Griffon is desktop application development platform for the JVM.Inspired by Grails, Griffon leverages the use of the Groovy language and concepts like Convention over Configuration. The Swing toolkit is the default UI toolkit of choice however others may be used, for example JavaFX.

Griffon encourages the use of the MVC pattern. Griffon also follows in the spirit of the Swing Application Framework (JSR 296), it defines a simple yet powerful application life cycle and event publishing mechanism. Another interesting feature comes from the Groovy language itself: automatic property support and property binding (inspired by BeansBinding (JSR 295)), which makes creating observable beans and binding to their properties a snap! As if property binding was not enough Groovy’s SwingBuilder also simplifies building multi-threaded applications, say goodbye to the ugly gray rectangle (the bane of Swing apps)!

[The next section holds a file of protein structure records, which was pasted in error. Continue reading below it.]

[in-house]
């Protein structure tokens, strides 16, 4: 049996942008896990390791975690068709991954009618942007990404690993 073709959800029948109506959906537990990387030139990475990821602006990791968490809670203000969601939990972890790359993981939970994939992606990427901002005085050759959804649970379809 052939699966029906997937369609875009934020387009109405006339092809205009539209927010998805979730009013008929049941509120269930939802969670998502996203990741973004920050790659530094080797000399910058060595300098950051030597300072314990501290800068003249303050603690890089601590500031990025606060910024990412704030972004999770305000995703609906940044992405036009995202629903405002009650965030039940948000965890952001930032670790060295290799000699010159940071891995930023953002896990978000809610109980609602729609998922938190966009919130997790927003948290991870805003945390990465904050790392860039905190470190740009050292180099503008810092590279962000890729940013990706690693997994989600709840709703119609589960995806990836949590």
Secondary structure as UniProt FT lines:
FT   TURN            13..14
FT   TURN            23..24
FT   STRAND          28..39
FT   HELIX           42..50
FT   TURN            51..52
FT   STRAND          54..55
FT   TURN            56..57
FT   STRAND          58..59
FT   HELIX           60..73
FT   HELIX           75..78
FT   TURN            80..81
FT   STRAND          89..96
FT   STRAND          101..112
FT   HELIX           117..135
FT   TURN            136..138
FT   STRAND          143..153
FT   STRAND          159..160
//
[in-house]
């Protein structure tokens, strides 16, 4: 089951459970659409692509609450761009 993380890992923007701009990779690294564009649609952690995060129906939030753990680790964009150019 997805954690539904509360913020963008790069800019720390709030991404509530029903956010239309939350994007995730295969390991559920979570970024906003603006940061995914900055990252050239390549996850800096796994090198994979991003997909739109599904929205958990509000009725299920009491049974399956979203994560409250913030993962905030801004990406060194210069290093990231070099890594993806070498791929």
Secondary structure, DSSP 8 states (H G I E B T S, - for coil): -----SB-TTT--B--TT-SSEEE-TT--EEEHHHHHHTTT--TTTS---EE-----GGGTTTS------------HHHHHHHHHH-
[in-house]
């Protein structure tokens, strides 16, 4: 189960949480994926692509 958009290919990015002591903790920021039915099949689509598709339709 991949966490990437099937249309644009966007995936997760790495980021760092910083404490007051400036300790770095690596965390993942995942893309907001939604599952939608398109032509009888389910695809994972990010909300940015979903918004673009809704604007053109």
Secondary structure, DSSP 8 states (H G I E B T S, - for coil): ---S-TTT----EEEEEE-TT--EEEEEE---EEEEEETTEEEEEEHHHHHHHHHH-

Grails developers should feel right at home when trying out Griffon. Many of Grails’ conventions and commands are shared with Griffon. Granted, Swing is not the same as HTML/GSP but Builders simplify the task of creating the UI.

Seasoned Java developers will also be able to pick up the pace quickly, as the framework relieves you of the burden of maintaining an application structure, allowing you to concentrate on getting the code right.

Quick Start

The recommended way to get started with a Griffon project is to use a Lazybones project template and Gradle. You can install these tools with SDKMAN.

$ curl -s | bash
$ sdk install lazybones
$ sdk install gradle

Next register the griffon-lazybones-templates repository with Lazybones' config file. Edit $USER_HOME/.lazybones/config.groovy

bintrayRepositories = [

List all available templates by invoking the following command

$ lazybones list
Available templates in griffon/griffon-lazybones-templates


Select a starting template from the list and invoke the create command

$ lazybones create griffon-javafx-java sample-javax-java

Compile, run and test the project with any of these commands

$ gradle build
$ gradle test
$ gradle run

You may use Maven as an alternate build tool

$ mvn compile
$ mvn test
$ mvn -Prun